Five things we learned from Mayweather vs. Marquez
Many thought the skills that have made Mayweather a surefire Hall of Famer -- the dazzling reflexes, precise counter-punching ability and preternatural ring instincts -- might suffer from the 21-month layoff. But Floyd
Mayweather controlled the early rounds with the left jab, using his reach advantage to keep Marquez at a distance. But Floyd also throws a left that looks like a jab but turns into a hook mid-punch. It's a power punch. And once the opponent starts moving backwards, as Marquez did early on, Floyd can land it at will. Those hurt Marquez. After that, it was a steady diet of right-hand leads and more left jabs. We'd heard so much about Marquez's ability to make mid-fight adjustments, but it was Mayweather who impressed the boxing cognoscenti with his fistic acumen.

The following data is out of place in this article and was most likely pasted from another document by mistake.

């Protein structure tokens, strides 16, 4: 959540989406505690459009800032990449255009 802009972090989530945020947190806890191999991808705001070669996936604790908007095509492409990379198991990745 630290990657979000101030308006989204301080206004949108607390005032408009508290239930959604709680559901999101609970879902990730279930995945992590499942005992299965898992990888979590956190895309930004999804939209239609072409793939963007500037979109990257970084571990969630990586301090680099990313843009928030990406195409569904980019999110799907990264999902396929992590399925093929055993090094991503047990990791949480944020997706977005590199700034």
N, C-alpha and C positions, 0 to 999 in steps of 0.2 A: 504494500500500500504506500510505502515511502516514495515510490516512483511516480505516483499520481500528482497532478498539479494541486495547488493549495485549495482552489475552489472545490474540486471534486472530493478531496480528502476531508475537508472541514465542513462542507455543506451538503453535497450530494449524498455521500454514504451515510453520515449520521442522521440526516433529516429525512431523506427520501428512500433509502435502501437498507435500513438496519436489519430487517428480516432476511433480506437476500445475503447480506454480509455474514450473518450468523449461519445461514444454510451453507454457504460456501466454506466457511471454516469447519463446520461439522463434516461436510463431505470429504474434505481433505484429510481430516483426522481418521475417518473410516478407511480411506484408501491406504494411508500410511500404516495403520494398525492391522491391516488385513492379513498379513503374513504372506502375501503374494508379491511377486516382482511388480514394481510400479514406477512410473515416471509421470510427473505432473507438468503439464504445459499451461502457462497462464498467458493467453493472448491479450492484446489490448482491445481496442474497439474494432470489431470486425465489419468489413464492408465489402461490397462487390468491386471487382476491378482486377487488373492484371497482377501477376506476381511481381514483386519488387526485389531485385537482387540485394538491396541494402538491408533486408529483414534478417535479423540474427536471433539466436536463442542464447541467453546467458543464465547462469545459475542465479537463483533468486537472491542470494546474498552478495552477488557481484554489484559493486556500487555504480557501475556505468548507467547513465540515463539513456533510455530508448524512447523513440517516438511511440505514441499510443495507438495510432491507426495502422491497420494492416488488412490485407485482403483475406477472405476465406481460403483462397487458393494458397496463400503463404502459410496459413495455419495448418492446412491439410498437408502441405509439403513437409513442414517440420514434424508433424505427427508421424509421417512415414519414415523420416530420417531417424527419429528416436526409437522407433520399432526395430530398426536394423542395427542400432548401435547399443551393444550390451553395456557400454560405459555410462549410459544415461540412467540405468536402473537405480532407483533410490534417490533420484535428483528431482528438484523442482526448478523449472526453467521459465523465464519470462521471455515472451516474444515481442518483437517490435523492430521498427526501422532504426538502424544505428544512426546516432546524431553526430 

The announcement of Marquez as the opponent for Mayweather's comeback fight was met with considerable surprise and skepticism back in May. What chance did the longtime featherweight champion, who'd fought just twice above 130 pounds, stand against an opponent most comfortable at welterweight?
Despite the critics, the combination of Marquez's Hall-of-Fame pedigree and consensus No. 2-standing in the pound-for-pound rankings (along with a slick promotional campaign, which included another four-part 24/7 series on HBO) made believers of us all. Not that Marquez would or even
It's one of the oldest axioms in boxing lore:
The specter of a showdown between Mayweather and
But many boxing fans are itching to see Mayweather pick on someone his own size. One attractive candidate is welterweight titlist